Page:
After a week in the heart of the innovative Singapore, we fly to Indonesia and its capital: Jakarta. Everyone warned us, Jakarta, is certainly the capital, but it is mostly a big city with traffic jams and pollution, not necessarily very interesting … As a matter of fact, we don’t know what to expect. The arrival in the city center, completely clogged and crowded, would give right to all these testimonials. But what does it really mean?
3 days in Jakarta
Let’s say it, it is not necessary to stay longer in the capital city, because you will the main attractions very quickly. But this is still a city that we enjoy and in which it is nice to walk. Our hostel, the Wonderloft hostel, is super nice and the staff adorable. It is not in the city center, but you can easily find food next door. We spend a great time with the residents. Monsieur is happy to celebrate his birthday here.
A little bit of history at the Monas
Let’s start with the Monas, aka the Monumen Nasional. It is a large tower of more than 100 meters high, located in the center of the square Merdaka, the second largest public square in the world (the first being the place of the Star Sea in China #culturetime). The MONAS is the symbol of independence for all Indonesian people. No wonder why they all gather at the gates of the monument, like us. There is almost a crowd movement with the people at the back pushing those in front. It is a little stuffy. I have to admit that I did not really like the 30 minutes waiting in a basement hallway with a single fan. We sweated a lot before entering the museum! 😉
You are highly recommended to go around the museum on the ground floor, as you will learn a little more about the history of the country, its colonization and its struggle for its independence in 1961. Start on the left and follow the walls in a clockwise direction, otherwise you will go through the story upside down …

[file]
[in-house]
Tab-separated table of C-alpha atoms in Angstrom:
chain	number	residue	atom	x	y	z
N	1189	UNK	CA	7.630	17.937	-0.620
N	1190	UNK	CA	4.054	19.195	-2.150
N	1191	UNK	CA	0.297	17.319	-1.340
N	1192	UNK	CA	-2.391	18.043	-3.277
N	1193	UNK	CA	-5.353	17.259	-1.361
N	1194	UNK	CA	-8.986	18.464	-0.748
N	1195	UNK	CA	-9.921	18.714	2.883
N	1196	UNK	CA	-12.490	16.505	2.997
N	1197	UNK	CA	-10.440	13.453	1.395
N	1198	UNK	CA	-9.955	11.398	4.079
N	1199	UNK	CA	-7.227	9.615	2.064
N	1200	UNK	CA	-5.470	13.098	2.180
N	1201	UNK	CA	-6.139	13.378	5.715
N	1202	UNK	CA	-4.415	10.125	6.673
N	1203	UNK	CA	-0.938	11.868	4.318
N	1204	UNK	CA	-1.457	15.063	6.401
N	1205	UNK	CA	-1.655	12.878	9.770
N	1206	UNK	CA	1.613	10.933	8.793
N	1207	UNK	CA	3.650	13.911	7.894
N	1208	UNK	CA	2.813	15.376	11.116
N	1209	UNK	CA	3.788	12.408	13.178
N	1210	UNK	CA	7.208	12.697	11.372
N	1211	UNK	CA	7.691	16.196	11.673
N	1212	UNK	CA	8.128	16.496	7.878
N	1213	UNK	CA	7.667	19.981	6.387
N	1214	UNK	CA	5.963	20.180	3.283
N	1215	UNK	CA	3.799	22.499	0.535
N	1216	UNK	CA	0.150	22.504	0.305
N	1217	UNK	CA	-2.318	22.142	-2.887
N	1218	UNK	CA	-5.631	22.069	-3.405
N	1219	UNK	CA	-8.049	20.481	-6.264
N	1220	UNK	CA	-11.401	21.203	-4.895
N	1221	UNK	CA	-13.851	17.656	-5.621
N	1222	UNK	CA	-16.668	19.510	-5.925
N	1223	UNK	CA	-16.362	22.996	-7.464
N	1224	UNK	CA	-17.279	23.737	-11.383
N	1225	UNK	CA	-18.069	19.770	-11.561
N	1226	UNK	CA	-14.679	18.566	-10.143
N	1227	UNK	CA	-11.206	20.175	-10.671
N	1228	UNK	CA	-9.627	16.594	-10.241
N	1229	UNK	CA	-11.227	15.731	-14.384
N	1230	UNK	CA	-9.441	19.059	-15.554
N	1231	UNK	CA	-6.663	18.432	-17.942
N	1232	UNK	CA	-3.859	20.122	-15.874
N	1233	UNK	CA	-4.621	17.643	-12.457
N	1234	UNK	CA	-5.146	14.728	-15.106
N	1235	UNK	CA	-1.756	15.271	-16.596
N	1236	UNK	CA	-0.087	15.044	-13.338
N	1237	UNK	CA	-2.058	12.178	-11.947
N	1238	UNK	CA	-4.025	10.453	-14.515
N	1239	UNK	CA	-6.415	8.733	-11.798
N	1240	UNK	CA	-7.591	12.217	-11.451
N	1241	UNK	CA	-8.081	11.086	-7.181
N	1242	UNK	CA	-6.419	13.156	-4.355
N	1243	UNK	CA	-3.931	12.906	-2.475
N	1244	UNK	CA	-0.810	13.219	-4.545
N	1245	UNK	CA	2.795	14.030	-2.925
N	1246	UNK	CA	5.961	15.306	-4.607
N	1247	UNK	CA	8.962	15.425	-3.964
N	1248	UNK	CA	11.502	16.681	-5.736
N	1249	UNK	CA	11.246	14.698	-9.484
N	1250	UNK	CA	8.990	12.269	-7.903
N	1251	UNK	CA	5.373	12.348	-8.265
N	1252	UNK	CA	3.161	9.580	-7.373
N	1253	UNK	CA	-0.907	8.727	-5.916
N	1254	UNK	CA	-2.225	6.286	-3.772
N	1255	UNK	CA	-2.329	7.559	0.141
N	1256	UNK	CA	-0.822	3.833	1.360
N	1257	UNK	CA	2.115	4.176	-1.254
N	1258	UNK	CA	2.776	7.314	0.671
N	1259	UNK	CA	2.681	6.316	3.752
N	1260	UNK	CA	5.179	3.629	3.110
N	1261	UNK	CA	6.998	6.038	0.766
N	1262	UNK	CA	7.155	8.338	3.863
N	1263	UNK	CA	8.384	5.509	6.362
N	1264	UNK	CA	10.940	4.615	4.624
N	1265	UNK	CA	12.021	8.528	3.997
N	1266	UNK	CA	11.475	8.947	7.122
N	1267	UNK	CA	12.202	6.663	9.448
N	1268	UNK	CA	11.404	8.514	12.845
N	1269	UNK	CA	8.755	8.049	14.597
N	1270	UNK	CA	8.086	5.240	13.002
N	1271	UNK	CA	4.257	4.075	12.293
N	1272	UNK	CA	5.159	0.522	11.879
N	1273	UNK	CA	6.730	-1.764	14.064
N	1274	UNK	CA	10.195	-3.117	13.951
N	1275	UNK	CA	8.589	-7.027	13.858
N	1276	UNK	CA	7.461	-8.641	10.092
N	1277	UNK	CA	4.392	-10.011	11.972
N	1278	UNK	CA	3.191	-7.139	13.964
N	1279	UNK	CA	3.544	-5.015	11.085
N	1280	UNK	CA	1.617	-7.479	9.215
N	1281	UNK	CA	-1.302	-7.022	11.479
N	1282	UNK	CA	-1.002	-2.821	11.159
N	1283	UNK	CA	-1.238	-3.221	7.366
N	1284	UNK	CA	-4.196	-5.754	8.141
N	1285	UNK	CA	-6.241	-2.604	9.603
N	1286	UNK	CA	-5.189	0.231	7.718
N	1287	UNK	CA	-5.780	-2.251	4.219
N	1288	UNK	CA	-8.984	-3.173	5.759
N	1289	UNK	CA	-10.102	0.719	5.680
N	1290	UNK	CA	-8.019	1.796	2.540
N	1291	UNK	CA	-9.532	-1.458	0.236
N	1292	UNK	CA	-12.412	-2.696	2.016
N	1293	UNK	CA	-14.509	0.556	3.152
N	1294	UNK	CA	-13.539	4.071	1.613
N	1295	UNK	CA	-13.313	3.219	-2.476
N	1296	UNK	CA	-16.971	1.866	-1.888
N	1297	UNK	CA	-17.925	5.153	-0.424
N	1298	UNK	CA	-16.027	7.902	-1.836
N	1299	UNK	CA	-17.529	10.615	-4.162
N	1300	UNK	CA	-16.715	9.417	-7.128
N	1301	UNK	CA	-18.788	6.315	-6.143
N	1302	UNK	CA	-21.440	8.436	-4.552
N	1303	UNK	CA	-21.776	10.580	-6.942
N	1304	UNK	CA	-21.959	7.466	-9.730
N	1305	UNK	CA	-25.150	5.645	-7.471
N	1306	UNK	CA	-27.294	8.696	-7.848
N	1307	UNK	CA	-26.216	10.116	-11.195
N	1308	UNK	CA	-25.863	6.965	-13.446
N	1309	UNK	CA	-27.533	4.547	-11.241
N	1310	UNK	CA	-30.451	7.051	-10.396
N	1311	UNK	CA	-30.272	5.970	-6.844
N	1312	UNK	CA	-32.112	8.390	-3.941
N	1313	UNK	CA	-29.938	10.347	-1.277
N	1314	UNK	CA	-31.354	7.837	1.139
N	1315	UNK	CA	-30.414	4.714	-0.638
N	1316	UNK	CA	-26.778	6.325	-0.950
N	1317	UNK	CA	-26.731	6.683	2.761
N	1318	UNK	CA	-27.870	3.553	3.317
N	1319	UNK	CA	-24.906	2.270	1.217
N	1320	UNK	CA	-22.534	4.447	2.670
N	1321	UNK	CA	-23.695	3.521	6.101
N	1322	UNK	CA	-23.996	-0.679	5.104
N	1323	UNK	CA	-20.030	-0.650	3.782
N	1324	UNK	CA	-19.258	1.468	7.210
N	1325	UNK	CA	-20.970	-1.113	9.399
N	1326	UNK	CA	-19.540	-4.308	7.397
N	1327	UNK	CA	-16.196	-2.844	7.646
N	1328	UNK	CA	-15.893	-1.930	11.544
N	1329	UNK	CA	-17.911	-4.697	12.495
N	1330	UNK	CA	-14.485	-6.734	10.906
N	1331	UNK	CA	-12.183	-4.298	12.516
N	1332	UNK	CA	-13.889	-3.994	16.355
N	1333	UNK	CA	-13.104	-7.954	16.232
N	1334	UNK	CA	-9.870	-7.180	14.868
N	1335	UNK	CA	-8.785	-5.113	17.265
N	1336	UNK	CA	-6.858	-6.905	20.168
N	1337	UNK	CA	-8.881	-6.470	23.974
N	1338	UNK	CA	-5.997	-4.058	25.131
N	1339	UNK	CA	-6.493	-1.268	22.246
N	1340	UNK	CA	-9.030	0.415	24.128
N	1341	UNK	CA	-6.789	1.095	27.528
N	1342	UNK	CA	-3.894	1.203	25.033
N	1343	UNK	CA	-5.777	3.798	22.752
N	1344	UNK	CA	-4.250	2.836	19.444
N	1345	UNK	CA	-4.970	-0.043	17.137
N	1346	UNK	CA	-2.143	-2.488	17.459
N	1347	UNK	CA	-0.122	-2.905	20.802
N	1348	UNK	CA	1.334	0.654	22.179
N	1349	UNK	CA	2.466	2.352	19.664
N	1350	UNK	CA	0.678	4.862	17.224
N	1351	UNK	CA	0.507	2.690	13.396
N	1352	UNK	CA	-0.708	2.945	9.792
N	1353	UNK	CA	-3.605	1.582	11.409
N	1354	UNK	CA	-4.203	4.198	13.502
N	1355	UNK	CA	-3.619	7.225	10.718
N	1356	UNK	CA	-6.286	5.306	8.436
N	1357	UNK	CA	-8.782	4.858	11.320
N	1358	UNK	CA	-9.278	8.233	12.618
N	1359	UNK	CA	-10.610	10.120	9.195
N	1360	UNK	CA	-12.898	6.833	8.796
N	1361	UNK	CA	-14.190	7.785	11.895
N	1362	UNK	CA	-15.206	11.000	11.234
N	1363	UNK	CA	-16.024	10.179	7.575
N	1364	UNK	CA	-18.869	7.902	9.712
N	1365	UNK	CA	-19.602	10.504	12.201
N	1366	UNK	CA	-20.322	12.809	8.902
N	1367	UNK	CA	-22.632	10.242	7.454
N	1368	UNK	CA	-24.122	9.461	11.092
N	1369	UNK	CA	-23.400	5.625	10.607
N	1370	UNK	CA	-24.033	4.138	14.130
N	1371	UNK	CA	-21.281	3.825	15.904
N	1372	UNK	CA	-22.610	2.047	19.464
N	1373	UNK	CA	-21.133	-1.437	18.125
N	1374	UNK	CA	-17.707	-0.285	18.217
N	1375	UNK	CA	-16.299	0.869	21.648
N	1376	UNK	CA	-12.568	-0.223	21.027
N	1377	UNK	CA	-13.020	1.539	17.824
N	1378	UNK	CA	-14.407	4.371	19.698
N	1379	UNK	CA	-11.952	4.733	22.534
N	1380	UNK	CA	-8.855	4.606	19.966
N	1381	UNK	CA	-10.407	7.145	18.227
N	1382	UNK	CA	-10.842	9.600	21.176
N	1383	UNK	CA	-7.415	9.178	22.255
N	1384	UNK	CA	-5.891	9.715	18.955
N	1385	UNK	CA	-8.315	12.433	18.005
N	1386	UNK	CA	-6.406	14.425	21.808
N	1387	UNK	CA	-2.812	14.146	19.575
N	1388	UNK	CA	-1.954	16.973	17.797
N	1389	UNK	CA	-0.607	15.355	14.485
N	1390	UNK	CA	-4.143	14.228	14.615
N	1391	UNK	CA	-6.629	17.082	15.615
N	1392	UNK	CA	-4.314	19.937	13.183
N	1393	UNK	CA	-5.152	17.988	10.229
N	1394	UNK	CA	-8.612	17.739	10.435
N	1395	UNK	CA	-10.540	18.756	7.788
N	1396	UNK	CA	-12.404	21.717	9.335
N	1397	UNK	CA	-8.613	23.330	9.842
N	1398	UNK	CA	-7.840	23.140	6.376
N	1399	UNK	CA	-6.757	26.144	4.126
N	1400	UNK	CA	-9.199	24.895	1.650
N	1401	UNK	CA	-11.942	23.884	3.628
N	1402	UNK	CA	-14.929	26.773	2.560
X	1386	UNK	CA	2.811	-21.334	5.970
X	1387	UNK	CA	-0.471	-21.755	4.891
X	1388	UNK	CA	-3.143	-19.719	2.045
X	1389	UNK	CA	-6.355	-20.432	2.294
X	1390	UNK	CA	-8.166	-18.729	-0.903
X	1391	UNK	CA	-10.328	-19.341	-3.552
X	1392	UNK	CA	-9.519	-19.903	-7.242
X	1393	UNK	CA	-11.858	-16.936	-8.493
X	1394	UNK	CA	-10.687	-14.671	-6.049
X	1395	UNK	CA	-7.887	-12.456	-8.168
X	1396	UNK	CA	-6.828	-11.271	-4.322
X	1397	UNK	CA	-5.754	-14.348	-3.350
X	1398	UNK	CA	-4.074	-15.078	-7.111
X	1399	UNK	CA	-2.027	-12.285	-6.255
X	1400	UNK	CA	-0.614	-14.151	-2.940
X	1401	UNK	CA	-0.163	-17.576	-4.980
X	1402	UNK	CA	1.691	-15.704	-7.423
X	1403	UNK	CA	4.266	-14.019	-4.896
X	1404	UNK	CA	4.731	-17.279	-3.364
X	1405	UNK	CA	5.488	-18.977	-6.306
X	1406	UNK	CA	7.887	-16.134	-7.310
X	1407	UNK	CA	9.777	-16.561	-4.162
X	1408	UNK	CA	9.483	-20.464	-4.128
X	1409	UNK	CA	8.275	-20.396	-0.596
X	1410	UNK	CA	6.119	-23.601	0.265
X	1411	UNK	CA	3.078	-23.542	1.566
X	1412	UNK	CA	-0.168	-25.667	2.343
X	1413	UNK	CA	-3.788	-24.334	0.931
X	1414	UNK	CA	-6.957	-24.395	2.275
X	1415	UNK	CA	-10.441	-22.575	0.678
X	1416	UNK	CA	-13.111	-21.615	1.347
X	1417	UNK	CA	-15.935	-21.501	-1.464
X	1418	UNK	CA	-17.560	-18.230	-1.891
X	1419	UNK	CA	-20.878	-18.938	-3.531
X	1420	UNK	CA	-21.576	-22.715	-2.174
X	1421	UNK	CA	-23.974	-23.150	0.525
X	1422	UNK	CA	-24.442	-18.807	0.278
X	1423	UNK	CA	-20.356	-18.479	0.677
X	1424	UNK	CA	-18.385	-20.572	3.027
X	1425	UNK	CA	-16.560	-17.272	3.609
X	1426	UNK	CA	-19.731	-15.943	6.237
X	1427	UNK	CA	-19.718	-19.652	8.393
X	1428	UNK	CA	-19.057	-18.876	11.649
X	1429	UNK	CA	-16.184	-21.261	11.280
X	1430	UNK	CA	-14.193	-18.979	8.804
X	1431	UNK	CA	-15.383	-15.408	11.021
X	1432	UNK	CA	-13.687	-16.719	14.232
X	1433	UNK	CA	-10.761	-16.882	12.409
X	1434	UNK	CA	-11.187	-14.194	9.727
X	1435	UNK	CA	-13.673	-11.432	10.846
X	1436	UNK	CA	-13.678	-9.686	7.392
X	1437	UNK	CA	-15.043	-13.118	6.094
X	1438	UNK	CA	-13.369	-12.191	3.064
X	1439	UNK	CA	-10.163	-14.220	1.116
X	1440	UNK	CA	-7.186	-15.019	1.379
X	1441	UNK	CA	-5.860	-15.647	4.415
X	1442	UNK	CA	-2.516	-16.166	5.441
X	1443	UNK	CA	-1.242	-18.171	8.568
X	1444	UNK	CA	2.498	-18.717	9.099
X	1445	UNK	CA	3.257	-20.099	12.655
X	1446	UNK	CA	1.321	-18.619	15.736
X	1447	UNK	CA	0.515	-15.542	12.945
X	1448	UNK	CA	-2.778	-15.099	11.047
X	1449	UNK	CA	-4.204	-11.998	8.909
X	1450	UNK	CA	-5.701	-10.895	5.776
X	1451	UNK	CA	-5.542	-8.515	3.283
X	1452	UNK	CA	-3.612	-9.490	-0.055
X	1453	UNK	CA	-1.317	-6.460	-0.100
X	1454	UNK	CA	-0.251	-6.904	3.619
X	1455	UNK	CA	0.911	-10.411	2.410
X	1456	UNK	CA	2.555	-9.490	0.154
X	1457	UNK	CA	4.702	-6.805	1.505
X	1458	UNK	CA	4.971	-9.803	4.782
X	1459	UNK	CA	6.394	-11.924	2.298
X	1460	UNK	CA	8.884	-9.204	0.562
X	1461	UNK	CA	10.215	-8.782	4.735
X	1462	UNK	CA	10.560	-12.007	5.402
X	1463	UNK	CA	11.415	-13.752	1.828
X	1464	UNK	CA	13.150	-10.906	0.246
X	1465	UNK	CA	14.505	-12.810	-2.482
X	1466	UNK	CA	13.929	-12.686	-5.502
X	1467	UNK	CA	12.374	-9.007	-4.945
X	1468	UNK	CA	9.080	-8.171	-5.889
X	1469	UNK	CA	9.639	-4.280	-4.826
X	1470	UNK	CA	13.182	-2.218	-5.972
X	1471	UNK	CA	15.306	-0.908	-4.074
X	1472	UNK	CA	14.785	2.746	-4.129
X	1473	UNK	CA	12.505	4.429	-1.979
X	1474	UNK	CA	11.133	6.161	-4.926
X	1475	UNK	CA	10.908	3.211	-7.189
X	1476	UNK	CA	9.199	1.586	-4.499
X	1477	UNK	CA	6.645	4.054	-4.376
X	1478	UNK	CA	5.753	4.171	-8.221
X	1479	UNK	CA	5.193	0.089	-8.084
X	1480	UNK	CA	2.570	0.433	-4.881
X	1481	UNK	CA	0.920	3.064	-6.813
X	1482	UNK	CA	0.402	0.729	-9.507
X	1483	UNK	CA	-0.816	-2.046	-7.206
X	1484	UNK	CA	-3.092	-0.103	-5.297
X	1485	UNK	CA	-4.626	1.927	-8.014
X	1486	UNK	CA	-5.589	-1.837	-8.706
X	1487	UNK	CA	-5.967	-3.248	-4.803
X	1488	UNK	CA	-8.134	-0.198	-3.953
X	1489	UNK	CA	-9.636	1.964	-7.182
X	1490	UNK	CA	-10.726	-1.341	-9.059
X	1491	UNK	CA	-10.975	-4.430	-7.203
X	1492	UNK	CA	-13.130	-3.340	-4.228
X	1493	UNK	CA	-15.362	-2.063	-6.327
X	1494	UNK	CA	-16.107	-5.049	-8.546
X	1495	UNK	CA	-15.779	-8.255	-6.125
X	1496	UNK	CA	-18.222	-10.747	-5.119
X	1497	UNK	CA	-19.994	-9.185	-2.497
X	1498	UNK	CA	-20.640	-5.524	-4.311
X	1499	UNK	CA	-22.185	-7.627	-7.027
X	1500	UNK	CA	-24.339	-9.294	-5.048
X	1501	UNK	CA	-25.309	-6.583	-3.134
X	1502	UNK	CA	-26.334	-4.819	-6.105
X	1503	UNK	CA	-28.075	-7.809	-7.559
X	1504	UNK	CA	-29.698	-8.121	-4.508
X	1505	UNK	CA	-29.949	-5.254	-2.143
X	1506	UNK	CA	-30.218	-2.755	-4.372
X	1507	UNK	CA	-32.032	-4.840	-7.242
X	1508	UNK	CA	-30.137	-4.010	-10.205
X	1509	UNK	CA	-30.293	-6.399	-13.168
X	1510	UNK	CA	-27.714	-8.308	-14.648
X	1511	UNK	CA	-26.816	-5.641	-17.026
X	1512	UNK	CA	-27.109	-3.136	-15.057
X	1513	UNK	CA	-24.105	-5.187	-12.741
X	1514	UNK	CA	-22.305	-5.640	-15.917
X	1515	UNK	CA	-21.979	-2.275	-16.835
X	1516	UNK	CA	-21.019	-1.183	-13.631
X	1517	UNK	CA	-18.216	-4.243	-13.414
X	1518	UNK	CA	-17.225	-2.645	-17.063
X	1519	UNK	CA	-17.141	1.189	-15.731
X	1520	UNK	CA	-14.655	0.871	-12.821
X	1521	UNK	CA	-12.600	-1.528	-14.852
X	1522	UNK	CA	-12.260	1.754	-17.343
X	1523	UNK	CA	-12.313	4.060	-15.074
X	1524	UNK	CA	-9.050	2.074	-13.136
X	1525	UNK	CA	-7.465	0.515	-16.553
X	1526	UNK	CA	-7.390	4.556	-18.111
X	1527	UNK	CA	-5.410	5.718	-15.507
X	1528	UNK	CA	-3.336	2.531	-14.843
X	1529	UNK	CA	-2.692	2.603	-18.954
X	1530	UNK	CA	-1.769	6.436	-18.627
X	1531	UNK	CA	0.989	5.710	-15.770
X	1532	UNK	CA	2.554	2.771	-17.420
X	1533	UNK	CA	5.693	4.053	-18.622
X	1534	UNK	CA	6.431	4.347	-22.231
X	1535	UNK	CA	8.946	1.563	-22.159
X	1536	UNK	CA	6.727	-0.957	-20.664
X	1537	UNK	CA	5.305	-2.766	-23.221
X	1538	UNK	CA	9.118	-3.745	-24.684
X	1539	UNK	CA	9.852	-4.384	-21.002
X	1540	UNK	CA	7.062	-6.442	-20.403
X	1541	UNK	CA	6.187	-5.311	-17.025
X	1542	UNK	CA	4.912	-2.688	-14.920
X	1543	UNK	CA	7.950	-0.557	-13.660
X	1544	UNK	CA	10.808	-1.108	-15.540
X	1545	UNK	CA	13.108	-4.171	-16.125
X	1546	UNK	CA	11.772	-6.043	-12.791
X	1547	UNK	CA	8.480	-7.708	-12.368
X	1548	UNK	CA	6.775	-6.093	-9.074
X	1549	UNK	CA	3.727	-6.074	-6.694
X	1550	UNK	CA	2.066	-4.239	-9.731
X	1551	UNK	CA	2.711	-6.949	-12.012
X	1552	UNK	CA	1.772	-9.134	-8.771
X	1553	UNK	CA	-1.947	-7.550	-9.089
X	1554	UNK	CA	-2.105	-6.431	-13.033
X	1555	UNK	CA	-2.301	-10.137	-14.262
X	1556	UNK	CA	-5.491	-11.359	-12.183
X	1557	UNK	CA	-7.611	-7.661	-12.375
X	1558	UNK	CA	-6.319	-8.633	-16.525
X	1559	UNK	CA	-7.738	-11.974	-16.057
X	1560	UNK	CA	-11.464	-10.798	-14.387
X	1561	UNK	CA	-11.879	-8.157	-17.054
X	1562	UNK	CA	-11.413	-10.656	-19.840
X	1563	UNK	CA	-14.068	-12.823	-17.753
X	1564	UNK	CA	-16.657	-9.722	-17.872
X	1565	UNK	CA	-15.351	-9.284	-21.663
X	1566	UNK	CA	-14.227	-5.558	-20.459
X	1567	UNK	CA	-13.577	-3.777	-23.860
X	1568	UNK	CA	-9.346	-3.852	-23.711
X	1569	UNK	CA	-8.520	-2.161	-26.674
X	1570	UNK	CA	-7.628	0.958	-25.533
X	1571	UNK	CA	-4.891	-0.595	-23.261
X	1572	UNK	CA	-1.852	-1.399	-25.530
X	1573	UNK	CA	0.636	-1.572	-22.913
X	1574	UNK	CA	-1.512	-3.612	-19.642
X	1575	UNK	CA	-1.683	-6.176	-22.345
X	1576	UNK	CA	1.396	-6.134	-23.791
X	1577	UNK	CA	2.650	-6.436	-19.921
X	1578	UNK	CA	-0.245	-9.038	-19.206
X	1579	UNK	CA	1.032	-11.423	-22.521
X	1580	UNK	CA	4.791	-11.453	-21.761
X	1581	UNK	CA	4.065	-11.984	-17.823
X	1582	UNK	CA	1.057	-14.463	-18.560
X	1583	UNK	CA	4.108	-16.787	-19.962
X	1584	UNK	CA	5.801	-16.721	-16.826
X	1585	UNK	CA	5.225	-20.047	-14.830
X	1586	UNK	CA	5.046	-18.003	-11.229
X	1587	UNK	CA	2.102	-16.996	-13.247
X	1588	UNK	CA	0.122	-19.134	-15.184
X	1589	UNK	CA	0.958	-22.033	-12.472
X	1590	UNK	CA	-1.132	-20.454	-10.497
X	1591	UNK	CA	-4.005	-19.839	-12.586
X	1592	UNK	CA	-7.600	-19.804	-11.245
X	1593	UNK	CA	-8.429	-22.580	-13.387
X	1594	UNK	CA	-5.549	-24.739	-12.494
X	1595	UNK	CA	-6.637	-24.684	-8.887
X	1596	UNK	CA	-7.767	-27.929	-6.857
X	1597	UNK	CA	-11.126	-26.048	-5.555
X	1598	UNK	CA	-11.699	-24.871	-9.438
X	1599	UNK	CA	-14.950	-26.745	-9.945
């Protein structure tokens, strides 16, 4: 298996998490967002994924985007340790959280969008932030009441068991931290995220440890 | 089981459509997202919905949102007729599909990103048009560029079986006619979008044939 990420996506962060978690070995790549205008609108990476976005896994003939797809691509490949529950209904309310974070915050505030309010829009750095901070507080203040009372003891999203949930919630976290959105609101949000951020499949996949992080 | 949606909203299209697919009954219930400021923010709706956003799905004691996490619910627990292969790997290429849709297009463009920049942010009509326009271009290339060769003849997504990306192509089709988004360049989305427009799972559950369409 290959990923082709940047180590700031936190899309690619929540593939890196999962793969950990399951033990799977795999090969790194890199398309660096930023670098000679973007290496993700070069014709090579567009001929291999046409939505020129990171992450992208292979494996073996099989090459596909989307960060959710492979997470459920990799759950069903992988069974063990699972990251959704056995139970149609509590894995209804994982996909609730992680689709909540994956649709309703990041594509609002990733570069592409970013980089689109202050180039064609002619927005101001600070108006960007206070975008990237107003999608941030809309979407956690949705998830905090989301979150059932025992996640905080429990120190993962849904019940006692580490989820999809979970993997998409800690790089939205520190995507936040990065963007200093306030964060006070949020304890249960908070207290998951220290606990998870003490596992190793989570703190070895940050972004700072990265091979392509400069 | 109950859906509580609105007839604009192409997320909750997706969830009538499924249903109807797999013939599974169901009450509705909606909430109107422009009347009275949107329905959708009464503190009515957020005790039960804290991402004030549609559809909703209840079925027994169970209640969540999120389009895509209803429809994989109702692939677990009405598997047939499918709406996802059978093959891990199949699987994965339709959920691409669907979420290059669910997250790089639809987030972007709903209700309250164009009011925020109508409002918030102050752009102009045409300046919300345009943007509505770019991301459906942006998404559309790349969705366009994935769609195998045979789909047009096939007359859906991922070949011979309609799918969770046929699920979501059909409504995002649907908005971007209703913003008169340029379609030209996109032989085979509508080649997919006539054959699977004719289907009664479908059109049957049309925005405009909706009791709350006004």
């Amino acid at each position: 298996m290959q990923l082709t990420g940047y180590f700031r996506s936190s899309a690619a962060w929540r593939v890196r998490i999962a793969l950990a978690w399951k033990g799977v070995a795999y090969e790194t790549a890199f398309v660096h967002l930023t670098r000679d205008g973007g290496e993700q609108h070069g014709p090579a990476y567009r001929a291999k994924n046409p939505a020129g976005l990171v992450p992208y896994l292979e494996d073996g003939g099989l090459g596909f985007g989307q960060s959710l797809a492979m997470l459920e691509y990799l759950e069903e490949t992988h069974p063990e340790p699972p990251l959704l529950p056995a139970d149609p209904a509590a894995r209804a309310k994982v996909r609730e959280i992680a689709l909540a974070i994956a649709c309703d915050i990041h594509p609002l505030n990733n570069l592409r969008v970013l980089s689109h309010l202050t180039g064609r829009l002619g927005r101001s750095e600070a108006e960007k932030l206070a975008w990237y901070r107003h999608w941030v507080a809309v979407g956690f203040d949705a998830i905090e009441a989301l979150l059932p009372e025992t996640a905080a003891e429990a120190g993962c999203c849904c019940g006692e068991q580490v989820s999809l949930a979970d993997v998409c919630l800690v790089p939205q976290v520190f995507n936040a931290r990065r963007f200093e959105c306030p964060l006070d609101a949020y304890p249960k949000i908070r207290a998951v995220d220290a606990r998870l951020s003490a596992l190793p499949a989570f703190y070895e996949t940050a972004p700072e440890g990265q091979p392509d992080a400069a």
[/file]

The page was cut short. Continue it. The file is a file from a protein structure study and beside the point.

It is also possible to climb to the top of the tower, but there is too much waiting during our passage, so we do the impasse on a breathtaking view of the city.
Cultures and religions
What is interesting here is that, as in Malaysia, cultures and religions coexist without problems and respect the beliefs of others. The typical example? We take the path to the Masjid Istiqlal Mosque, the Great Mosque of the city. No displaced glances or visitation bans in the walls of this sublime edifice. We then cross the street and there we fall on the cathedral of the city, another religious edifice, just as interesting as the first. It’s a beautiful lesson of respect … 😉
Discovery of Yogyakarta, the little sister of Jakarta
After these very pleasant first days in Indonesia, we take the train, direction YogYakarta, “Yogya” for the intimate (or lazy), which is apparently much more touristic. A gentleman sitting next to me on the train gives us his phone number and offers us to contact him if we have any problems in the city. He gives me some advice on things to see, to do in the neighborhood. Very nice!